WASHINGTON (AFP) - The United States challenged Iran directly over its activities in Iraq, and Tehran rejected the accusations in the first high-level meeting between the two sides in years Saturday, US ambassador to Baghdad Zalmay Khalilzad said.
In an interview with US television network NBC's Meet the Press program, to be broadcast Sunday, Khalilzad said he spoke with his Iran counterpart for a few minutes Saturday at the opening of the regional conference of Iraq's neighbours and world powers on restoring security to the country.
While there were no "substantive" direct talks between the two sides, Khalilzad said he raised US allegations that Iran was supplying arms and other support to Iraqi insurgents.
"I did specifically mention the role that the neighbors have played, particularly those that have provided arms that have been negative; money, weapons and also provocative statements.
"I did raise that with them, and we will see the impact of this meeting and future engagements on what they do ... will they stop supplying arms and training and money to militias and other unauthorized groups, what happens to their statements since they broadcast into Iraq," Khalilzad said.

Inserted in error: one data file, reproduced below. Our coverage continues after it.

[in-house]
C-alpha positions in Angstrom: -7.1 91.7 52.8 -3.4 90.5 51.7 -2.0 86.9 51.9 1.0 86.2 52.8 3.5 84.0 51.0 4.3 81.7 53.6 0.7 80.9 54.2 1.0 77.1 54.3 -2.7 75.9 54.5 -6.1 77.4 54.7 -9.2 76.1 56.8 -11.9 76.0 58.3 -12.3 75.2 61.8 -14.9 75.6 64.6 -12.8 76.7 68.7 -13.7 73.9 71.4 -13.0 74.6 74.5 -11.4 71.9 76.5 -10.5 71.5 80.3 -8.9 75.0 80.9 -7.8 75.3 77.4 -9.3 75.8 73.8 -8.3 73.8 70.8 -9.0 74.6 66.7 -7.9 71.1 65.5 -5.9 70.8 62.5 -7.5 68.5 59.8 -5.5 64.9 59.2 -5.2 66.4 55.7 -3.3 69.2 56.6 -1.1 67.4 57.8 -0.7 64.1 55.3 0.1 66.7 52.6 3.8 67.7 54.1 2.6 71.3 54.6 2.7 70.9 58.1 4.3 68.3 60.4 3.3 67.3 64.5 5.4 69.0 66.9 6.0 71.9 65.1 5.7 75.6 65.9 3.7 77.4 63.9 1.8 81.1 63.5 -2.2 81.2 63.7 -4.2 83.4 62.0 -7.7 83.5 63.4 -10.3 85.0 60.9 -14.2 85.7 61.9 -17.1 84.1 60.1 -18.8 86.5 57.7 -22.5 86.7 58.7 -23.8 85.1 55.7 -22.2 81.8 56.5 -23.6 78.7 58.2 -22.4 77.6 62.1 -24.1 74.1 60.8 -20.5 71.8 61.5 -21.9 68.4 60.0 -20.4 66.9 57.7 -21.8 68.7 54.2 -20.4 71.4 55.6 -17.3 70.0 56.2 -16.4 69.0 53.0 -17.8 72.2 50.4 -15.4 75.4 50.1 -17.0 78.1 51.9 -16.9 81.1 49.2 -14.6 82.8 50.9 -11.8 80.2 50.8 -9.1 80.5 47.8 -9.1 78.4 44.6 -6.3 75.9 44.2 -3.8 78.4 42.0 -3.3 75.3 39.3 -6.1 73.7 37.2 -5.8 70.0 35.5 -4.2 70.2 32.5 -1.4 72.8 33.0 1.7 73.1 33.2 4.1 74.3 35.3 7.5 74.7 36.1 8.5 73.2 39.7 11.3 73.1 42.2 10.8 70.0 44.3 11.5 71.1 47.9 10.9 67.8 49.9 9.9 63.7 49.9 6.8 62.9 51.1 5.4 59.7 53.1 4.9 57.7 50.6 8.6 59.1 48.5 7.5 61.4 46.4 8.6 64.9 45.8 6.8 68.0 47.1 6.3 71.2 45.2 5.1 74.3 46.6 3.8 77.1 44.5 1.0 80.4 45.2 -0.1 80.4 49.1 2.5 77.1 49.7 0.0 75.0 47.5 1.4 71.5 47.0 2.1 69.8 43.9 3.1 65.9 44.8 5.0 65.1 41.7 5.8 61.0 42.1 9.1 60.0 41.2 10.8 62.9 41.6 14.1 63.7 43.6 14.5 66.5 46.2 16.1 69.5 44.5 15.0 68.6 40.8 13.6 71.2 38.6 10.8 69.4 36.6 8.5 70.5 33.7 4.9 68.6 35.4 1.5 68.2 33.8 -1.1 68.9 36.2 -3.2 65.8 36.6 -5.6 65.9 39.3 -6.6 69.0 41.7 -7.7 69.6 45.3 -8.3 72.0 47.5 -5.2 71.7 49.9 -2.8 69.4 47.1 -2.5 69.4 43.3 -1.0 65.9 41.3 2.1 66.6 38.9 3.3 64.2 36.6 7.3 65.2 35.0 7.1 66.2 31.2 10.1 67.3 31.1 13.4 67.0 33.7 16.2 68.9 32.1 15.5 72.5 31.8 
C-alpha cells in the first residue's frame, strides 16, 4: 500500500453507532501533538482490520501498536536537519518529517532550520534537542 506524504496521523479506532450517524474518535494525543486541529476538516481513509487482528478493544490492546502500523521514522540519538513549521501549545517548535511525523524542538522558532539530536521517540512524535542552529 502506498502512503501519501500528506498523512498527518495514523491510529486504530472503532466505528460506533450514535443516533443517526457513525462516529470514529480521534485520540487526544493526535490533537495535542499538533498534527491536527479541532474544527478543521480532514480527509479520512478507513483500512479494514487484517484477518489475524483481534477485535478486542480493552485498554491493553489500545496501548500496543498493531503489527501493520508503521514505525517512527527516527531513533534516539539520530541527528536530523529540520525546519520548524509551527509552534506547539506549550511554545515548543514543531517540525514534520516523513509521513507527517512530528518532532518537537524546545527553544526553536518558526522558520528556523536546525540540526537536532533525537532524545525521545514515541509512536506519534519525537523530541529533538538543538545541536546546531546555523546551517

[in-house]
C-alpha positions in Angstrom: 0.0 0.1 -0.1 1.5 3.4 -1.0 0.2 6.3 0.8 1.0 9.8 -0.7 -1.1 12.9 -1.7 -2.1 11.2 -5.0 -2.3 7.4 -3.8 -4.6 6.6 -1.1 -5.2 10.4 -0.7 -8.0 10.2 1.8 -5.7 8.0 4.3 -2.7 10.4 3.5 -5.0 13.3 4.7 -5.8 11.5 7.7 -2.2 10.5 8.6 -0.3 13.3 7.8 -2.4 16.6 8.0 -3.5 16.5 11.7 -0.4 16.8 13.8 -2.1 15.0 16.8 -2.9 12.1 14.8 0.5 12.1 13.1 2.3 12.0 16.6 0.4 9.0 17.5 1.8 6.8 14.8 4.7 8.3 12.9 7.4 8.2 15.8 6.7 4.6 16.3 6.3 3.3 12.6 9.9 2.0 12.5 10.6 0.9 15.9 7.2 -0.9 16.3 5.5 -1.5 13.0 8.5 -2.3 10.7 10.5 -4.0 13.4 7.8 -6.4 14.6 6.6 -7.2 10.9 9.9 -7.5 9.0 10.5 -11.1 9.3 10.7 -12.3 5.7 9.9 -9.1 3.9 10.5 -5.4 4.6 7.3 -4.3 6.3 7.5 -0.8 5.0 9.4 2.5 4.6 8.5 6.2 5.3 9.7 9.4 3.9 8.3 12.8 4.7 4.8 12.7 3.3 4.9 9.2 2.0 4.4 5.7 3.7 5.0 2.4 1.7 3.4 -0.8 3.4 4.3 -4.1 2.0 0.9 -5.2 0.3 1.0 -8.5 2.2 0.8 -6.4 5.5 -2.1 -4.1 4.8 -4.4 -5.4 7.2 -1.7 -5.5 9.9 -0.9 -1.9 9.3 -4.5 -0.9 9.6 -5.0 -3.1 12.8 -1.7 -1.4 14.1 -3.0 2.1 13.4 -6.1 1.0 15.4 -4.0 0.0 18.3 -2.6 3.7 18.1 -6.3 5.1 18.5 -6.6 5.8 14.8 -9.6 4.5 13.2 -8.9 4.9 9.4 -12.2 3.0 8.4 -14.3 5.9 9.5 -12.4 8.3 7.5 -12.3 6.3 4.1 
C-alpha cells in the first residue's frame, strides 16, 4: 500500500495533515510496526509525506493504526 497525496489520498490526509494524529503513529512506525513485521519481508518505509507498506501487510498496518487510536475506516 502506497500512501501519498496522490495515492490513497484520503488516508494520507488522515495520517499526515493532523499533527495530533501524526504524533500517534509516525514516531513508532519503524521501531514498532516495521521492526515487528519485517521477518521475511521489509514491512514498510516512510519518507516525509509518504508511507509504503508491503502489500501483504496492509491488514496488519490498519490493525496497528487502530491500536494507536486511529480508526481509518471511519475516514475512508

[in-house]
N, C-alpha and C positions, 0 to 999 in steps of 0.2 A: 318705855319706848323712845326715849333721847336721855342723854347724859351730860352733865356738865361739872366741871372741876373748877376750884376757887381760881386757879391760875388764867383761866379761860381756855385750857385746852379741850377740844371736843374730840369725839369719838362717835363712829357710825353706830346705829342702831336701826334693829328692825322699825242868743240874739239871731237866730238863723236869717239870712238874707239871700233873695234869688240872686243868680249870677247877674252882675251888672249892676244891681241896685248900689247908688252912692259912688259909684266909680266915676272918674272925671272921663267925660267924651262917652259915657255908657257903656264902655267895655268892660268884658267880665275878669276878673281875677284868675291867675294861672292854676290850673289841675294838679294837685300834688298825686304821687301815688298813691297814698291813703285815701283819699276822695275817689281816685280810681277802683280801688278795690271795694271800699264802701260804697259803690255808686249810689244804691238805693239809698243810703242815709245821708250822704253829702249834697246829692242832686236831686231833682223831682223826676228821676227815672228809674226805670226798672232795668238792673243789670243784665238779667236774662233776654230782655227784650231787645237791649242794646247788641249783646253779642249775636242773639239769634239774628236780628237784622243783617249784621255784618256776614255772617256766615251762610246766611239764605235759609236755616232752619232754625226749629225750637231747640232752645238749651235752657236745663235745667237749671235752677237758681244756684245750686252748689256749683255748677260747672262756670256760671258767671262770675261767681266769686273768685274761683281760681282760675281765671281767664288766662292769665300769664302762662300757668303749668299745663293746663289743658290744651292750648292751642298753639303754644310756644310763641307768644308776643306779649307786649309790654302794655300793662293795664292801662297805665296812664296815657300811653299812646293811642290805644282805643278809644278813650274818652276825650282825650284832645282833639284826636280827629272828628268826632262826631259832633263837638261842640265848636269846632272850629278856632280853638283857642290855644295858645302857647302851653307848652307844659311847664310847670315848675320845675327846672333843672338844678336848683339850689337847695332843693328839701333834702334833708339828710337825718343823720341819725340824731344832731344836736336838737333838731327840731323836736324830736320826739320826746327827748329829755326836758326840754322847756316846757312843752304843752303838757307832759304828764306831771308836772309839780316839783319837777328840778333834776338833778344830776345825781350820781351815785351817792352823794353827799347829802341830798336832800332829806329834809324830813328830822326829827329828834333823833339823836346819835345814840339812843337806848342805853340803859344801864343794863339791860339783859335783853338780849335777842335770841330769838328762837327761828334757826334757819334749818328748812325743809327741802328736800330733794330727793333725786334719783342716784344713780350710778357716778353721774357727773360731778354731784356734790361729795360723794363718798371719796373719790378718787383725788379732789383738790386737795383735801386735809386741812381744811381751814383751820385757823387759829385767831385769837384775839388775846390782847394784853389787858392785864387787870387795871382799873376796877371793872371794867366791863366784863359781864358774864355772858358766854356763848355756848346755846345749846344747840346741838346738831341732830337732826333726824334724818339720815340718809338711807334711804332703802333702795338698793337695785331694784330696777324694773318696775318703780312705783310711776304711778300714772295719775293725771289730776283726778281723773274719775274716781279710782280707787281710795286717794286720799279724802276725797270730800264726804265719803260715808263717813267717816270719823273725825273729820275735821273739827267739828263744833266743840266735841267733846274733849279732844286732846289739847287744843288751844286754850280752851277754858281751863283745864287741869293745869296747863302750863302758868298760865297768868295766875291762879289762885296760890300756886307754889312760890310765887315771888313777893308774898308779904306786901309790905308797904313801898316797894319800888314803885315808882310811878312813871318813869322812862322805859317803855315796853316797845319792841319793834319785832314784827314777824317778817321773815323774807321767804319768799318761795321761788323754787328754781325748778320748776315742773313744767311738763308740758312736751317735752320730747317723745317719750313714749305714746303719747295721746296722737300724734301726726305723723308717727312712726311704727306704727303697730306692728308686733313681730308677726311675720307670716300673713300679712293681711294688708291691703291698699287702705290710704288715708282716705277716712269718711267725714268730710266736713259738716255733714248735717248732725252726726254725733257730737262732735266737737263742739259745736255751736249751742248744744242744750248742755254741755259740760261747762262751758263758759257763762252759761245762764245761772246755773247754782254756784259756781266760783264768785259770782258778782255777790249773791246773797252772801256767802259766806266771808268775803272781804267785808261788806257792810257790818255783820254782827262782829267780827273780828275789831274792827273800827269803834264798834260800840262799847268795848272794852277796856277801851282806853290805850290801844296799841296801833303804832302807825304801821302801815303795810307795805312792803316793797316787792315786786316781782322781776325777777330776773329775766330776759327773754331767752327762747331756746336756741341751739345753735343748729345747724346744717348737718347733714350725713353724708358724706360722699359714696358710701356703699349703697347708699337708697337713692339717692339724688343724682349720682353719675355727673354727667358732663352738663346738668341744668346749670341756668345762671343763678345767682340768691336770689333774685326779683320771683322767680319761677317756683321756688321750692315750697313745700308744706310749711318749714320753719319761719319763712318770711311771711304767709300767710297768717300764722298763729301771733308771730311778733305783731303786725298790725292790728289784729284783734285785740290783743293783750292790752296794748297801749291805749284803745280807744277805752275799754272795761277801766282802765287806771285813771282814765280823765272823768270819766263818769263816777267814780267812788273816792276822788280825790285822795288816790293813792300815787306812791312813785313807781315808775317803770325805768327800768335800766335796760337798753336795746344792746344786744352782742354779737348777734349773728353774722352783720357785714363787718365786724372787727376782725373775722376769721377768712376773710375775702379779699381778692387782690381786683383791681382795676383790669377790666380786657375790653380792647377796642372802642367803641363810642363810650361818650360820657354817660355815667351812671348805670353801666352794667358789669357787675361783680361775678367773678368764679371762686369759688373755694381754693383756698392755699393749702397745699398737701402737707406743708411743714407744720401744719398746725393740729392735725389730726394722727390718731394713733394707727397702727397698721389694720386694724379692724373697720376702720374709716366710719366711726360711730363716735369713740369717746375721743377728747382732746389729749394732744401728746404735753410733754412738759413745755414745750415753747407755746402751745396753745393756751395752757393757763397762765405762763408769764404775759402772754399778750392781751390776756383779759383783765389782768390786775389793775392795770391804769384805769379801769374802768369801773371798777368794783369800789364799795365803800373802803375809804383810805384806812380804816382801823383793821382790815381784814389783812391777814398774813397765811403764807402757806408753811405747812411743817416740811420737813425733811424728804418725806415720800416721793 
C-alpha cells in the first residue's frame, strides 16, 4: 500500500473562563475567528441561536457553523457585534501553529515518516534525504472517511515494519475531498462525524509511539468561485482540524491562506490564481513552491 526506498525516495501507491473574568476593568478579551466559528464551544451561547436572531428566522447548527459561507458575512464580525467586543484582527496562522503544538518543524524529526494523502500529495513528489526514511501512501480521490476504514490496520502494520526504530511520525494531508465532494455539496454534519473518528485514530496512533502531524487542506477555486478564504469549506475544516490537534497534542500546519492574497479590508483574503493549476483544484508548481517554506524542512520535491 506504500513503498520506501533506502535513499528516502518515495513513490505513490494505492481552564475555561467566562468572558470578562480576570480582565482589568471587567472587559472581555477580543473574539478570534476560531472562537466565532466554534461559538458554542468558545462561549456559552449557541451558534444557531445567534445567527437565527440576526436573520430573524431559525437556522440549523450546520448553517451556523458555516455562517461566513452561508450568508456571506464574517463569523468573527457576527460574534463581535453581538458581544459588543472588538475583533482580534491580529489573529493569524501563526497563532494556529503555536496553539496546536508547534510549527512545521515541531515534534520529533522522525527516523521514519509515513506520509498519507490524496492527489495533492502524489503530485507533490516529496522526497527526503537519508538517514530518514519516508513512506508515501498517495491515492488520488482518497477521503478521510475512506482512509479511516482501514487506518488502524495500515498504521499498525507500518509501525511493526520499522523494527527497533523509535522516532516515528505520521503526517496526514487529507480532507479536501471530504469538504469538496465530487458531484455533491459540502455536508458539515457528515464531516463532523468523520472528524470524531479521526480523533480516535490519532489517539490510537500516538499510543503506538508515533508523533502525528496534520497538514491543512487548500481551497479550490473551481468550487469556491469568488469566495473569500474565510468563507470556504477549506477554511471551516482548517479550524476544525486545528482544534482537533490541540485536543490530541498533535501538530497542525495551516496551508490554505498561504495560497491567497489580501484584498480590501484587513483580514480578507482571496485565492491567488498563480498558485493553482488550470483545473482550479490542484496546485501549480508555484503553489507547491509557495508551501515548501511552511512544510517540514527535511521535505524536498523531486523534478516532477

Asked if the Iranians denied providing arms and training to Iraqis, Khalilzad replied: "They did, and they also raised some issues of concern on their part, the arrest of some of their officials, and I responded to that."
"We will be monitoring their behavior. That's what ultimately will count, but this meeting and exchanges today were constructive."
The exchange during the Baghdad talks constituted a rare meeting between representatives of Iran and the United States.
Washington has had no diplomatic relations with Tehran for decades, and has refused to engage directly until Tehran freezes its nuclear program.
But in recent weeks the United States has appeared warmer to the idea of communicating directly with its Middle East adversary.
Khalilzad played down the idea of a change in policy, telling NBC: "The meeting today was in a multilateral setting, and it was focused on Iraq at the invitation of the Iraqi government. So, this is, in my view, not a change in policy, but something that we have said we would do, and we have stated that repeatedly for some time."
He also said that the discussions on rebuilding Iraq were constructive, that participants agreed to form working groups to look at security, refugee problems, and oil and electricity.
"The exchanges were good," he said. "We will see what happens on the ground, but I think as the meeting goes, as a first step, it was a good meeting."